In November 2011, news about the Penn State child sex scandal broke. In its aftermath, many institutions of higher learning have implemented new background screening policies, especially for those individuals working with minors. And a number of other schools are reviewing and making changes to their policies.

Nearly three years later, an opinion piece in The Daily Collegian reflects on the number of changes made in the wake of the Jerry Sandusky scandal, and believes that these changes will help prevent child abuse on college campuses across the state. The changes include:

  • Requirements by the State System of Higher Education that staff and students working with minors at state Pennsylvania schools must pass a criminal background check;
  • Those working with minors will also receive additional training about issues and policies, as well as first aid; and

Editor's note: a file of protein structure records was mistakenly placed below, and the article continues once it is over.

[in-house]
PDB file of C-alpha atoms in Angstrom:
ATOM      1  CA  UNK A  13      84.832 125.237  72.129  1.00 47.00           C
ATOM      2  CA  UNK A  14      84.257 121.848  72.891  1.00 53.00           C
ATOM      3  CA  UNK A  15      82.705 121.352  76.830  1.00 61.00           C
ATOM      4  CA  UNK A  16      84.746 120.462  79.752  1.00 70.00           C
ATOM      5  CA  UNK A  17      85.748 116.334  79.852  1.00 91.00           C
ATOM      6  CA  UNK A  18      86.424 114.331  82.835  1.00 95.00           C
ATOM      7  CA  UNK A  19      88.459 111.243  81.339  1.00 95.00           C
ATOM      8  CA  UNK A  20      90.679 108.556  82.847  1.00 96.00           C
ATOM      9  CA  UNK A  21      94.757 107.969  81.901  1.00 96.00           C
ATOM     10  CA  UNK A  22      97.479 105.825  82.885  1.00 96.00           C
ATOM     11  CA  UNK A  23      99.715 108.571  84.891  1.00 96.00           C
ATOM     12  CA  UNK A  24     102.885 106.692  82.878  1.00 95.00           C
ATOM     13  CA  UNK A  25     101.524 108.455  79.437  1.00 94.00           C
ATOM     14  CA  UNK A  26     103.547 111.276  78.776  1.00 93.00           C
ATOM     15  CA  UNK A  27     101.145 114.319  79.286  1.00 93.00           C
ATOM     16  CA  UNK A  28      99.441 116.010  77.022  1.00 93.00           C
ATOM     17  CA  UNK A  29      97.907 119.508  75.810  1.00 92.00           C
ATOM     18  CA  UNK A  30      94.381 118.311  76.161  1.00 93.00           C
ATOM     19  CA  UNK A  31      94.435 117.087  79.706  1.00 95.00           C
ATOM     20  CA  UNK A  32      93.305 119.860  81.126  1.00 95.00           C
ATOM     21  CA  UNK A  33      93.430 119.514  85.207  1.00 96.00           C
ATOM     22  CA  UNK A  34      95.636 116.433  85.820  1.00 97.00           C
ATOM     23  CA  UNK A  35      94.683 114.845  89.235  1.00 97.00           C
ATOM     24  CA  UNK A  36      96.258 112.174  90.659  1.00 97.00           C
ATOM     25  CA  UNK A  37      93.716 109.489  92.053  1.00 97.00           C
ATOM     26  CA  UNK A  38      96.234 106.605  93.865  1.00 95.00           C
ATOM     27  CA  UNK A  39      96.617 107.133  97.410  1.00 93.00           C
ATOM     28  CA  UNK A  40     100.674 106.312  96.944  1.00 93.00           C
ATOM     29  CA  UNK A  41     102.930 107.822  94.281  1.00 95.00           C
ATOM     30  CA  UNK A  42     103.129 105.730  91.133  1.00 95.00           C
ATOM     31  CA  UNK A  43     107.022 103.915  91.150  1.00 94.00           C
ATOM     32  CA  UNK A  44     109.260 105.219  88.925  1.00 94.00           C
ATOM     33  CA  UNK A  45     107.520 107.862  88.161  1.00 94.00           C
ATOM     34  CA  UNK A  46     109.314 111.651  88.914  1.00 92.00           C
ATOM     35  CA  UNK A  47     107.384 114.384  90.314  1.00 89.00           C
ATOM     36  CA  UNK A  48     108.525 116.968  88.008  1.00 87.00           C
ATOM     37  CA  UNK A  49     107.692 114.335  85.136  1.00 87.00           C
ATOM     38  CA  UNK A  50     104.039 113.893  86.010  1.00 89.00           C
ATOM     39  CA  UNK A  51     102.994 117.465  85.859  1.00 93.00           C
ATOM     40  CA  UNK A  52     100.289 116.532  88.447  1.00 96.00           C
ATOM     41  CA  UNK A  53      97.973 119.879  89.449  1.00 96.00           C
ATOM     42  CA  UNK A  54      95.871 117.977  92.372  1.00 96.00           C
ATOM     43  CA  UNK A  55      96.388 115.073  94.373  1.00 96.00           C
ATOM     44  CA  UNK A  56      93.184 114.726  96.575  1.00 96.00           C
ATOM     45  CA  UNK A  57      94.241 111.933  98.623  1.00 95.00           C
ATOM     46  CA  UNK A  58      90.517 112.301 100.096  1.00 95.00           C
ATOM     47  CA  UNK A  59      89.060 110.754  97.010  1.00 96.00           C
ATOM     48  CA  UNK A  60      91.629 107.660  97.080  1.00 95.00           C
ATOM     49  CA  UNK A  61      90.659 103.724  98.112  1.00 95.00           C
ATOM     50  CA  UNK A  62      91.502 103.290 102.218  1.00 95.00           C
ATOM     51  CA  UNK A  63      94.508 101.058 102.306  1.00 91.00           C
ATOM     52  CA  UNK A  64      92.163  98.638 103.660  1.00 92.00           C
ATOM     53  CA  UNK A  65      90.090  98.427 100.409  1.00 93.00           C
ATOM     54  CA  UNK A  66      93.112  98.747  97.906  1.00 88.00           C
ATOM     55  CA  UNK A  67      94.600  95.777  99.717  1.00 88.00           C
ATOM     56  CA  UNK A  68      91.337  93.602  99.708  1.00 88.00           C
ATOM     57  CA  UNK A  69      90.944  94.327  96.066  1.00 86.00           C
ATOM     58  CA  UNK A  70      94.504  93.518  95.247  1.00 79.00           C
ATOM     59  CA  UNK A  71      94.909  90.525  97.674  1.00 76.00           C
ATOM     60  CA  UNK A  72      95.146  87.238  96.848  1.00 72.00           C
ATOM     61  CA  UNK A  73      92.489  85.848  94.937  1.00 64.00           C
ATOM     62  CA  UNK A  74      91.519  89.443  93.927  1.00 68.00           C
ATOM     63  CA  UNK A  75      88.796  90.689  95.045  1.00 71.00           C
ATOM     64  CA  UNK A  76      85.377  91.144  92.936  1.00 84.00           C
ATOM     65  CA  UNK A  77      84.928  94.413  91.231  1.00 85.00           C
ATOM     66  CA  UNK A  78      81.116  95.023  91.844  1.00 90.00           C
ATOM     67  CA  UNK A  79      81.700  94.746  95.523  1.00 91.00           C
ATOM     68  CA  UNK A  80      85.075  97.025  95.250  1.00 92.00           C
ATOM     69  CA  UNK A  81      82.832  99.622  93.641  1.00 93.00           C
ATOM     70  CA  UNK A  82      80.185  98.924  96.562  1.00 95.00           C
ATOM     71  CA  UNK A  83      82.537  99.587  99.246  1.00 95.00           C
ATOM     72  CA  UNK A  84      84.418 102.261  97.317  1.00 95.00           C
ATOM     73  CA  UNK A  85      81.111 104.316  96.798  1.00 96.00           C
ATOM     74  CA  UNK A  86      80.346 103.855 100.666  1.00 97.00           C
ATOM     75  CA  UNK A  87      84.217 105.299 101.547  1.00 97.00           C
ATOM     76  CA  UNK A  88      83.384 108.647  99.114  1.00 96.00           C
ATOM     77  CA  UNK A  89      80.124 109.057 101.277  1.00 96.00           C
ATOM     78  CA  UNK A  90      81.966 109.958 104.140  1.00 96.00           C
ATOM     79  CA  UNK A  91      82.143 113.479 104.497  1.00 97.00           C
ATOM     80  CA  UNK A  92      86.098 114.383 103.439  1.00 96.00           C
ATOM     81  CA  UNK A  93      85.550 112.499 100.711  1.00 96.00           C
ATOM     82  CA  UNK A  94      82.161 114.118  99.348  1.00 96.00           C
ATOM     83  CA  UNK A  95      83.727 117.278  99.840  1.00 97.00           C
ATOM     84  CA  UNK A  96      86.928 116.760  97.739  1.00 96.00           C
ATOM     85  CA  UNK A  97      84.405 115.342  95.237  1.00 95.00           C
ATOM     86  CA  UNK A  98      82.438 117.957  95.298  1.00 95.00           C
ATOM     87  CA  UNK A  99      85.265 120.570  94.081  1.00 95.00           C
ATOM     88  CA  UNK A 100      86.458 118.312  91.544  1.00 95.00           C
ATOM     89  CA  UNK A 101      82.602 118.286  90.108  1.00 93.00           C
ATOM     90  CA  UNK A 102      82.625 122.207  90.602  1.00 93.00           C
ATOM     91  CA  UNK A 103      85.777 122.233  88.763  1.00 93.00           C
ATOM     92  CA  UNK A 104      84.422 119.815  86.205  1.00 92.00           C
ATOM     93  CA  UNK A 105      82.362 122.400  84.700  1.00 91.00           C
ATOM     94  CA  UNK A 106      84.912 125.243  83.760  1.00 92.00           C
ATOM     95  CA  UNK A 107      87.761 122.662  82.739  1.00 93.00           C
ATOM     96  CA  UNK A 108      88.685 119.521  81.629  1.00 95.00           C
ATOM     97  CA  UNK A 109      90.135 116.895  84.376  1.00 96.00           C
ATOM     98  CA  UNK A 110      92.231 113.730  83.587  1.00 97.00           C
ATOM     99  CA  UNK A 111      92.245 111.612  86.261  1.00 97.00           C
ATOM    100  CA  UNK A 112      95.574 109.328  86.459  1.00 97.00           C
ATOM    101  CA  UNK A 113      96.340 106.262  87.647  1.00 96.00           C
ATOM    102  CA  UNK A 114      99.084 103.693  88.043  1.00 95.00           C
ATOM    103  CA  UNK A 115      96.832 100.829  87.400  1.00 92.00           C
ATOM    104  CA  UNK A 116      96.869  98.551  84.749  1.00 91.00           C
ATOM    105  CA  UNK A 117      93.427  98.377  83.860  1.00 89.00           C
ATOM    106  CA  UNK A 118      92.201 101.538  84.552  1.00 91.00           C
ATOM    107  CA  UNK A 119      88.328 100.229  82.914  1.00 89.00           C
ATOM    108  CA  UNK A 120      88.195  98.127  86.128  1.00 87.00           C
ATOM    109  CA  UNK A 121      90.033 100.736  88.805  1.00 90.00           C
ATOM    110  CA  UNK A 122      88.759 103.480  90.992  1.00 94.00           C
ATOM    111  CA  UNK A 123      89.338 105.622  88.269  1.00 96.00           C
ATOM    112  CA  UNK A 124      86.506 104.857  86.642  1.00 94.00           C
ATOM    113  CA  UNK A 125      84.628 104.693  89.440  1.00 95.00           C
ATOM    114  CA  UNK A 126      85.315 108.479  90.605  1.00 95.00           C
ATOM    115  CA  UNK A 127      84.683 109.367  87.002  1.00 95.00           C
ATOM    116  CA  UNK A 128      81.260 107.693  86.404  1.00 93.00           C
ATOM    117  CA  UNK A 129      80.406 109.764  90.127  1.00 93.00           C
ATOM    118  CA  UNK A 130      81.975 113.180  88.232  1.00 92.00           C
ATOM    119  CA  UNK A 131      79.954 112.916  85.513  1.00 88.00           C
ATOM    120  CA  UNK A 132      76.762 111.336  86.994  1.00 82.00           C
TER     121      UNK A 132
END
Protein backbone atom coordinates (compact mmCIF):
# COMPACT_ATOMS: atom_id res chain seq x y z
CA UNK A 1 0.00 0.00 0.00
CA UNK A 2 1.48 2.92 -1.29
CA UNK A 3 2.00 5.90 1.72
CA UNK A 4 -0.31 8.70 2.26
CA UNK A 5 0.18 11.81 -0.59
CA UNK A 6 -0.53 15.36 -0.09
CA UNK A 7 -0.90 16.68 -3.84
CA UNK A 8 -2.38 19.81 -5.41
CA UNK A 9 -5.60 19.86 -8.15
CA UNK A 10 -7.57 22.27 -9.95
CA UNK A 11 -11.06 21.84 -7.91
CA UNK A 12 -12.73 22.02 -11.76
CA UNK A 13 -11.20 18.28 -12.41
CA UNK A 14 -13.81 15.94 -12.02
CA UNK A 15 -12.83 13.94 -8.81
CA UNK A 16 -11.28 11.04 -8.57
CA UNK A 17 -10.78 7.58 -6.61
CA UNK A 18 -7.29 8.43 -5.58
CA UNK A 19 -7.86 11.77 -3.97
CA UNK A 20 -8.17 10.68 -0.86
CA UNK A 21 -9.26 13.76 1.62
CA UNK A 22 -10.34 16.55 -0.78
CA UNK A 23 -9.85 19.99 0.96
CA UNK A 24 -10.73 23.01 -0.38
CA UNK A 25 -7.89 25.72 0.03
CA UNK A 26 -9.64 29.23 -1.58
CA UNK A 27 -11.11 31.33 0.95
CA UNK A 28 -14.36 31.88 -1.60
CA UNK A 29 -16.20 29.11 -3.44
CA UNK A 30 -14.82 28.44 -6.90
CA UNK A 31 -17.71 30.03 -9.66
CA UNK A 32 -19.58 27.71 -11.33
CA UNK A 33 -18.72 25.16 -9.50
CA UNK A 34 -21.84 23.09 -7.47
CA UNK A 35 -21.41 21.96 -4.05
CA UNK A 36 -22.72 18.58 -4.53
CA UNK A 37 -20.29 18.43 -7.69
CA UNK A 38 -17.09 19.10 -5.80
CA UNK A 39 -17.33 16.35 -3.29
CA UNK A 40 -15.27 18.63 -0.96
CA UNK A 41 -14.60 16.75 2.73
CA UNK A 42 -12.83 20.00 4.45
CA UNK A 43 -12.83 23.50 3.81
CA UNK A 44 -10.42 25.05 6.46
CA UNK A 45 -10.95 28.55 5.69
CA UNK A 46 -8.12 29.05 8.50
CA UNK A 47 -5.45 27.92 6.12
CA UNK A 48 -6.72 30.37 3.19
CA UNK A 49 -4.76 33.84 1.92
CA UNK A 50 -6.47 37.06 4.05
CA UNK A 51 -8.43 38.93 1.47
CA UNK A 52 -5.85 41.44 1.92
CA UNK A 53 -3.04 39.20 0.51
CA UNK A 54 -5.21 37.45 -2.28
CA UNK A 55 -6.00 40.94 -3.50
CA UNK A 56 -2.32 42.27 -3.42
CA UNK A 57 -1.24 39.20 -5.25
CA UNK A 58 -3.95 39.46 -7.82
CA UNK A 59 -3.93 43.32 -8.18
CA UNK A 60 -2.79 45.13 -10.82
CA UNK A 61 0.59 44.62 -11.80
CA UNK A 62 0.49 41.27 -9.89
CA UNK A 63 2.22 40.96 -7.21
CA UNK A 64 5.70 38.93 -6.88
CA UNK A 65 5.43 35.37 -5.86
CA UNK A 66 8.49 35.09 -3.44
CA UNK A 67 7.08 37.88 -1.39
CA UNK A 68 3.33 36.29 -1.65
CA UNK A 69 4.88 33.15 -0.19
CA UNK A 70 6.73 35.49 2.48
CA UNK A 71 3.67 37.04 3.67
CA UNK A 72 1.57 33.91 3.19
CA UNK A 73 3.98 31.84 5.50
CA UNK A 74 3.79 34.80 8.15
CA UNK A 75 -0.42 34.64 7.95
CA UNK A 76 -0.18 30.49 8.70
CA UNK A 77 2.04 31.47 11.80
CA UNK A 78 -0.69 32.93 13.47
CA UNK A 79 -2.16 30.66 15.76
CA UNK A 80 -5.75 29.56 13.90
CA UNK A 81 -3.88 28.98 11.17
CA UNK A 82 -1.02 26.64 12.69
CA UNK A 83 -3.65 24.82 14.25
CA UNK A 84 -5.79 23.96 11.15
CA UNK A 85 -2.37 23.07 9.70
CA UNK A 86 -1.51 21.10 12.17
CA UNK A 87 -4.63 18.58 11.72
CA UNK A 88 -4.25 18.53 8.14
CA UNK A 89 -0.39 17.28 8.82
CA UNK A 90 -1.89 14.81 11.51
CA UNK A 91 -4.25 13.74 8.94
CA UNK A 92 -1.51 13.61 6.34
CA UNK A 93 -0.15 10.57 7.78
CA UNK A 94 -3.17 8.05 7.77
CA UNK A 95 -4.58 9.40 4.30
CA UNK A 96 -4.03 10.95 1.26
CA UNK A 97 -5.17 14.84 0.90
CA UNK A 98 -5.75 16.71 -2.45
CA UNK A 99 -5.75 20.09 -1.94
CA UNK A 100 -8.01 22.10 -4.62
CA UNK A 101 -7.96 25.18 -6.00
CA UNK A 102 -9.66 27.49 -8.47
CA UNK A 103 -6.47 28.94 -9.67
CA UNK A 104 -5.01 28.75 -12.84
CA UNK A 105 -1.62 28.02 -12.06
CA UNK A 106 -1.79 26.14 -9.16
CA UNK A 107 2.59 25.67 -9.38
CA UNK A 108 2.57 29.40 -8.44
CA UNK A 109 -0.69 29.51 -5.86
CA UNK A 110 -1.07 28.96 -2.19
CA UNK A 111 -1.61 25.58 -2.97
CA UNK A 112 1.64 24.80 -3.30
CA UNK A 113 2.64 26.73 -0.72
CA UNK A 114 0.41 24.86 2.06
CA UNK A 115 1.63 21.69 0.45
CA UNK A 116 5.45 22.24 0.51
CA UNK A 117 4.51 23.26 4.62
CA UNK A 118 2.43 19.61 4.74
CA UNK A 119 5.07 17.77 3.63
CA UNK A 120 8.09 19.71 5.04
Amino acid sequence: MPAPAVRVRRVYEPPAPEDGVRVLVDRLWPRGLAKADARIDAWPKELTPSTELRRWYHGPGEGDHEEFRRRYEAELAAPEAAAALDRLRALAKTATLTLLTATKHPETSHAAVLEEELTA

• Suspected child abuse must be reported to a university-designated person, as well as to the Department of Public Welfare.

While Penn State is not part of the state system and those requirements do not apply to it, the school has implemented many changes since the scandal, which include:

  • A new background check policy in 2012 that led to thousands of additional background checks than were done the year before;
  • Requirements that everyone working with minors undergo a background check;
  • Annual training; and
  • Requirements to report suspected abuse to the Department of Public Welfare within a specific timeframe.

We concur with the article that the changes made are steps in a positive direction. What Penn State and the other universities cannot do is stop now, believing all is complete with their current background policy. It’s not. Things change, and regular review of policies and procedures, then making any necessary changes, is vital to keeping everyone on campus safe.